06.11.2021 0

We could use blockchain encryption to secure mail-in absentee ballots in future elections

By Robert Romano

Where are the envelopes? This is one question that puzzled me throughout the course of the 2020 election recounts and legal challenges, primarily centered on controversial absentee mail-in ballots that the Trump campaign alleged were not properly verified before being counted.

In Georgia, for example, under Georgia Code Title 21. Elections § 21-2-390, the state is required to keep the envelopes of absentee ballots: “All official absentee ballots and envelopes on which the forms of affidavits and jurats appear shall be delivered to the clerk of the superior court or the city clerk upon the conclusion of the primary or election and shall be safely kept by him or her for the period required by law and then shall be destroyed.  The applications for such ballots shall be retained by the board of registrars or the municipal absentee ballot clerk for at least 24 months and then may be destroyed.” Currently, used and voided ballots are kept for two years in the state, according to Georgiaarchives.org.

In Florida, similarly, the state keeps both absentee ballots and ballot envelopes for federal elections are kept for 22 months after certification of an election.

And so forth, retention of election records by states is standard operating procedure. But not a single state appears to count the envelopes to be published on Election Day. And yet they should be.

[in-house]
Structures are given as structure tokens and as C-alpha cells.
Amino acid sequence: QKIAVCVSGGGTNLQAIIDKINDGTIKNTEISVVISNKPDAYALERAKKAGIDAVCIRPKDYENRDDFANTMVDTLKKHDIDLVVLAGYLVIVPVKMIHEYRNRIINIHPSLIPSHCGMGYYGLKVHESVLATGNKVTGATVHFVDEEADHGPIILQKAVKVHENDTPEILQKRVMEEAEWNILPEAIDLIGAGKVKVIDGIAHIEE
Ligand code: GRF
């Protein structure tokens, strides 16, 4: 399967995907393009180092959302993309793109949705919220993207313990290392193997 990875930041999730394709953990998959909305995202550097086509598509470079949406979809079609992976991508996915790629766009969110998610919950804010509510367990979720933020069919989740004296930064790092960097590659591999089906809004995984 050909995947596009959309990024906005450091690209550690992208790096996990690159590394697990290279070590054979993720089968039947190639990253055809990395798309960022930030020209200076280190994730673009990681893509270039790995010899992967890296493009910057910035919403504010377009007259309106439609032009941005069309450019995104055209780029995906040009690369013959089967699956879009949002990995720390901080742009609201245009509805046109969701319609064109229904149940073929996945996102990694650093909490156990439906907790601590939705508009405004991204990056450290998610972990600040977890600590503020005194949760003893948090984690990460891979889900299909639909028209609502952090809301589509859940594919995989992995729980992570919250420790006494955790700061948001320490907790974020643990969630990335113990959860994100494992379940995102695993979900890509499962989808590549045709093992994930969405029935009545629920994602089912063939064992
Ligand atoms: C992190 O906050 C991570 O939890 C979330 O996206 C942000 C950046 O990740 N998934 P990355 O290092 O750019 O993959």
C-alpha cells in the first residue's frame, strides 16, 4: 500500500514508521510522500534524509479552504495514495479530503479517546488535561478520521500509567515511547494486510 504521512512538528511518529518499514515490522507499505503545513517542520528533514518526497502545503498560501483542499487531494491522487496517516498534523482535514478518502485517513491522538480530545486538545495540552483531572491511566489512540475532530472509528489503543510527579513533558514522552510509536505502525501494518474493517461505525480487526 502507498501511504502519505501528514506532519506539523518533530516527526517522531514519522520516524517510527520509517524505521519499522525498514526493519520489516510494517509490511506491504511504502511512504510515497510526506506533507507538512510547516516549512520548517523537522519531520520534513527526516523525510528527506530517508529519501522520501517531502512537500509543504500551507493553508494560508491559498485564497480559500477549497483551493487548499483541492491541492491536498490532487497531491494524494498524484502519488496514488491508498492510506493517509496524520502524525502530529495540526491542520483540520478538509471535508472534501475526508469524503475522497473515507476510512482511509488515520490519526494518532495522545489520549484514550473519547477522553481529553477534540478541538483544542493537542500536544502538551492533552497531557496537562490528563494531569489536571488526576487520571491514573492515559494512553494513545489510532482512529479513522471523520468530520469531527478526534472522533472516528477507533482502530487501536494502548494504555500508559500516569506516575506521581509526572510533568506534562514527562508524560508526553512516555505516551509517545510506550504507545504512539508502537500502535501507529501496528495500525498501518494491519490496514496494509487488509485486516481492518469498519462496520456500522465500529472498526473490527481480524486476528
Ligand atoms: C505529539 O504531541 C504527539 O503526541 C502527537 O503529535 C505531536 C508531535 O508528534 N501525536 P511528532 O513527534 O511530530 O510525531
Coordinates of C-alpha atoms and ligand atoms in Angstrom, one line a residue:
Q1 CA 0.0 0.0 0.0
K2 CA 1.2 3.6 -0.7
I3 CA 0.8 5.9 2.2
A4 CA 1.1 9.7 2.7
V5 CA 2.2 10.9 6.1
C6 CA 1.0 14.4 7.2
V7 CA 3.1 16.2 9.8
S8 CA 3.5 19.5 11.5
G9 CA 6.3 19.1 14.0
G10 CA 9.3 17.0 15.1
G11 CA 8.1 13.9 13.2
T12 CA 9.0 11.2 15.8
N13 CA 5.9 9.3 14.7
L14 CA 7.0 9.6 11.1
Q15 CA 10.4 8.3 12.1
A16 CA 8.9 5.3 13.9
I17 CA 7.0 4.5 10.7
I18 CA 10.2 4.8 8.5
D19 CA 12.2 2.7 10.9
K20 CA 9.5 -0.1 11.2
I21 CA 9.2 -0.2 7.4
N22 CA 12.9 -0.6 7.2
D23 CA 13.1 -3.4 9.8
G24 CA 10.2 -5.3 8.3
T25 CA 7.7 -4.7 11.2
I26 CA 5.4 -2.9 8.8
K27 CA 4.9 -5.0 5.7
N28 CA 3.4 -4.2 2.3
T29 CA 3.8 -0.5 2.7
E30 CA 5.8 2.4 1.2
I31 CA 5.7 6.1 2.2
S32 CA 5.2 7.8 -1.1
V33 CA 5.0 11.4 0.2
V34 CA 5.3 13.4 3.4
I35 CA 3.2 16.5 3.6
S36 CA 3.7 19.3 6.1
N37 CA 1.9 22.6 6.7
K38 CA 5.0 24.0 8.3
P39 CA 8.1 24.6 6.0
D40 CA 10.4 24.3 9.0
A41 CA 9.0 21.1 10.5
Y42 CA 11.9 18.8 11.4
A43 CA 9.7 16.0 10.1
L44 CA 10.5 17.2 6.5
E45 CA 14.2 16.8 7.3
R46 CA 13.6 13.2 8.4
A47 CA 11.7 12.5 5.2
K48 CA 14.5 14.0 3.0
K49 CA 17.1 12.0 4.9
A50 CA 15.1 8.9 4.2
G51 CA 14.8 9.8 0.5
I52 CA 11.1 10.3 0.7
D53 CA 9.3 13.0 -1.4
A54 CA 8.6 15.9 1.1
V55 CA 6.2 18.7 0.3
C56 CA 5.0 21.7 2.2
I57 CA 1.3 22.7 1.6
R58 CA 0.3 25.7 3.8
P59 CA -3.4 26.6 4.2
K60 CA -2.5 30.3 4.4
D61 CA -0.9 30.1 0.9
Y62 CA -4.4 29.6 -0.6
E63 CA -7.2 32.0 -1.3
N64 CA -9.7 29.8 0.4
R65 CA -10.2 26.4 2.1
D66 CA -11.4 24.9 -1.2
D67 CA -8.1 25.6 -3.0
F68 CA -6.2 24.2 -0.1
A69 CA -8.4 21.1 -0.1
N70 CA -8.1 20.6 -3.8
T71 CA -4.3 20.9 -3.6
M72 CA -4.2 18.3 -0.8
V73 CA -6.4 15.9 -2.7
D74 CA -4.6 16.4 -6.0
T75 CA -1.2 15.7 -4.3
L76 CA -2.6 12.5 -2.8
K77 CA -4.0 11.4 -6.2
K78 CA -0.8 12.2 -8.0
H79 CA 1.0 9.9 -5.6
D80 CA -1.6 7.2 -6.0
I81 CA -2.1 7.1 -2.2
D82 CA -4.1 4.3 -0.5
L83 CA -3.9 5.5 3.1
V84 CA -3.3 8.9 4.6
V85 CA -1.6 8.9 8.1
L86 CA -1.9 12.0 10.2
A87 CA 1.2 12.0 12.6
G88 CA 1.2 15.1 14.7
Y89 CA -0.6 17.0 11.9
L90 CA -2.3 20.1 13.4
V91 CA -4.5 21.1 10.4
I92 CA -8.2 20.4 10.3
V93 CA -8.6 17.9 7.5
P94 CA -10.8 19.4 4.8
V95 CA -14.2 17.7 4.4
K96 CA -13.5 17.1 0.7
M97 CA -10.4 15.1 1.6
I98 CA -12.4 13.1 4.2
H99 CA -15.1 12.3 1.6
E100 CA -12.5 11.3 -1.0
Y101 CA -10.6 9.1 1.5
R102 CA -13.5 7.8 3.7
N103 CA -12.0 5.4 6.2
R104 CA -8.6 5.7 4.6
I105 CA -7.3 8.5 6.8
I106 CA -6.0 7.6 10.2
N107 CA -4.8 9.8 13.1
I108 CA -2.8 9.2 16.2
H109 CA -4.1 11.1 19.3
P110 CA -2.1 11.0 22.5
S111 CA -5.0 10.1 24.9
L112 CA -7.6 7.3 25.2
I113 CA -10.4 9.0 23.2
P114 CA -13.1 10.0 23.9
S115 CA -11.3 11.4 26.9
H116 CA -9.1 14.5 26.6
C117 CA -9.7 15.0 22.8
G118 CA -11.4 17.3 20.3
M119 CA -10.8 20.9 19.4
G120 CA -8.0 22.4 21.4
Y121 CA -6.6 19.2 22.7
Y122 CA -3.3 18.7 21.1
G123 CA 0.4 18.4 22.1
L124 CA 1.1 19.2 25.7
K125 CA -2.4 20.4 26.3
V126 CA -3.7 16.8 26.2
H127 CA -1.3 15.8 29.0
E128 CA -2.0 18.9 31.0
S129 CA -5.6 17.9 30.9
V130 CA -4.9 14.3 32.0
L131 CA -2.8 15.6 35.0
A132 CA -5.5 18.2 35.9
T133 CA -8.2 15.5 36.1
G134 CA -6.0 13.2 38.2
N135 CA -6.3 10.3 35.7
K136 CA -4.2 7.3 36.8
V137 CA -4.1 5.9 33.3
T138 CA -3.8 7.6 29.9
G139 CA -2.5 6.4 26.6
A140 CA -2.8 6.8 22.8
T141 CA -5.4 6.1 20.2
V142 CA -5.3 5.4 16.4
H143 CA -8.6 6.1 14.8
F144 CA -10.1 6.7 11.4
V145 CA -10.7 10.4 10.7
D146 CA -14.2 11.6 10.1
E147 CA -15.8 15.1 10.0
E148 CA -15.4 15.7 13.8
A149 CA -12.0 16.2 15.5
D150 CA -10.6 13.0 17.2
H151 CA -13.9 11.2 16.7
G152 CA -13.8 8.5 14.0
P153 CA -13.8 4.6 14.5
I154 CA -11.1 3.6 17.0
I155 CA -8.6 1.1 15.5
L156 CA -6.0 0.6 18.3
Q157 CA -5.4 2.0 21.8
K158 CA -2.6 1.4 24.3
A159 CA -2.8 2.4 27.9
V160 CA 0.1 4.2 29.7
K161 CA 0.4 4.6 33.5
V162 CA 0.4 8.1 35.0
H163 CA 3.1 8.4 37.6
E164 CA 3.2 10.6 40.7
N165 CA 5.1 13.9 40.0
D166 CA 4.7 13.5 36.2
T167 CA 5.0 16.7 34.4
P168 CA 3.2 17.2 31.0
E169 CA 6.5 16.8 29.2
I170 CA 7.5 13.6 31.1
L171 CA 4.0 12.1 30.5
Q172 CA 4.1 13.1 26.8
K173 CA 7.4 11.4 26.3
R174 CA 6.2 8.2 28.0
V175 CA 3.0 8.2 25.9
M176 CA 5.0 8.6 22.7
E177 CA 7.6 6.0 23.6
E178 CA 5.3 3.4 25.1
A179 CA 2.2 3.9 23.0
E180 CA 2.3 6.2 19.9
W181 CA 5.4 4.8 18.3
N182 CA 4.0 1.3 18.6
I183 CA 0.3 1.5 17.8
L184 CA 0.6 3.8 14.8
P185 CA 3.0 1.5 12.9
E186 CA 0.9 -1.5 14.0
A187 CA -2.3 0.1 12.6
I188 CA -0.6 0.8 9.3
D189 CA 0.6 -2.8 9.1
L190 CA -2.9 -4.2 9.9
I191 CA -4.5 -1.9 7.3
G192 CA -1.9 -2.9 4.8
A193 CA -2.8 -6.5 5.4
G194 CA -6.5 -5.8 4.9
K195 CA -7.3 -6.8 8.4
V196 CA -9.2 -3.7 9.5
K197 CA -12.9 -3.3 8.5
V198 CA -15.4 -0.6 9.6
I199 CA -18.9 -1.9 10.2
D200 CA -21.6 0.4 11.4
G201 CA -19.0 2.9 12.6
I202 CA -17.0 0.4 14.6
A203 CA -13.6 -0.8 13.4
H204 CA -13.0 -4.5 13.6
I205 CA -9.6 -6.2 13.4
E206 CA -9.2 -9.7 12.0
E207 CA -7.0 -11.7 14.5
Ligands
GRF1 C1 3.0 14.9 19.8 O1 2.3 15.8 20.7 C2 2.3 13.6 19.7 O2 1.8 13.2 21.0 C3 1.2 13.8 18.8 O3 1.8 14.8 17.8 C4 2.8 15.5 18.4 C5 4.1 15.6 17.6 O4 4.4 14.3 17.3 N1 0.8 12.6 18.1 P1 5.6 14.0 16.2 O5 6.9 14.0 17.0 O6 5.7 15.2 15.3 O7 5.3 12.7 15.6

What was mysterious to me is why Republicans challenging the results didn’t simply produce a list of everyone who it is stated to have voted by mail (i.e. the envelopes), count the number up and then count the number of mail-in and drop-box votes that were counted, and see what the “overvote” was.

If there were more votes than people who it is said voted, beyond the margin of victory, then in principle it could be quickly determined if anomalies — say photocopied ballots or some other form of illegal ballot harvesting depending on the state — could have made the difference in the election, or not.

If mail-in balloting in the post-Covid world is going to be more common-place, states should adopt laws where not only the ballots, but the absentee ballot applications and the envelopes the ballots are returned in are retained and counted. And then, you’d want a requirement that the number of ballots match the number of envelopes, and if they don’t, a mandatory audit proceeds. Something like that.

The number of mail-in votes should never be greater than the number of envelopes. And the number of envelopes should never be greater than the number of absentee ballot applications that were returned.

Then after the fact you can go county by county and say, how many applications, how many envelopes, and how many mail-in votes.